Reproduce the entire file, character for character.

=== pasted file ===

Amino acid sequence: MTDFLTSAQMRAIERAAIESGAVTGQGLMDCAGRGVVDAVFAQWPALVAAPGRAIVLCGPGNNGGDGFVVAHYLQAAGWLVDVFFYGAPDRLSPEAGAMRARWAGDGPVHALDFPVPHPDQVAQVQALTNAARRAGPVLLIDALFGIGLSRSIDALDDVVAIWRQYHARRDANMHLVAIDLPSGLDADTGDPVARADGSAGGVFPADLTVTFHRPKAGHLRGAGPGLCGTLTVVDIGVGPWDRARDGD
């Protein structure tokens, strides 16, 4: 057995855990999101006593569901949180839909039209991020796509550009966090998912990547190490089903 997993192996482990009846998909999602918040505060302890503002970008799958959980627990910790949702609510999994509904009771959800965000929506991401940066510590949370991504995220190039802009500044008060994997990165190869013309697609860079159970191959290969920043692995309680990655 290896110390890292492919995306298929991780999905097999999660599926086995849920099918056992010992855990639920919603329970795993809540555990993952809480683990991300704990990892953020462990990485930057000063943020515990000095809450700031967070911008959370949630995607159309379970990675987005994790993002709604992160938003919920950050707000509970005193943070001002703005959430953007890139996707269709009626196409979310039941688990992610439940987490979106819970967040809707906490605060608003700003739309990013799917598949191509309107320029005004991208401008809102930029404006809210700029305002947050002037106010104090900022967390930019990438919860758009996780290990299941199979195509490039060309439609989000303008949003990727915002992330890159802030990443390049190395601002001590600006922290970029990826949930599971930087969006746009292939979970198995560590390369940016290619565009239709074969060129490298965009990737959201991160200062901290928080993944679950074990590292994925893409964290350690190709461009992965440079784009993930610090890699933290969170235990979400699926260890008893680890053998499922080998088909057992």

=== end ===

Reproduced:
Amino acid sequence: MTDFLTSAQMRAIERAAIESGAVTGQGLMDCAGRGVVDAVFAQWPALVAAPGRAIVLCGPGNNGGDGFVVAHYLQAAGWLVDVFFYGAPDRLSPEAGAMRARWAGDGPVHALDFPVPHPDQVAQVQALTNAARRAGPVLLIDALFGIGLSRSIDALDDVVAIWRQYHARRDANMHLVAIDLPSGLDADTGDPVARADGSAGGVFPADLTVTFHRPKAGHLRGAGPGLCGTLTVVDIGVGPWDRARDGD
């Protein structure tokens, strides 16, 4: 057995855990999101006593569901949180839909039209991020796509550009966090998912990547190490089903 997993192996482990009846998909999602918040505060302890503002970008799958959980627990910790949702609510999994509904009771959800965000929506991401940066510590949370991504995220190039802009500044008060994997990165190869013309697609860079159970191959290969920043692995309680990655 290896110390890292492919995306298929991780999905097999999660599926086995849920099918056992010992855990639920919603329970795993809540555990993952809480683990991300704990990892953020462990990485930057000063943020515990000095809450700031967070911008959370949630995607159309379970990675987005994790993002709604992160938003919920950050707000509970005193943070001002703005959430953007890139996707269709009626196409979310039941688990992610439940987490979106819970967040809707906490605060608003700003739309990013799917598949191509309107320029005004991208401008809102930029404006809210700029305002947050002037106010104090900022967390930019990438919860758009996780290990299941199979195509490039060309439609989000303008949003990727915002992330890159802030990443390049190395601002001590600006922290970029990826949930599971930087969006746009292939979970198995560590390369940016290619565009239709074969060129490298965009990737959201991160200062901290928080993944679950074990590292994925893409964290350690190709461009992965440079784009993930610090890699933290969170235990979400699926260890008893680890053998499922080998088909057992």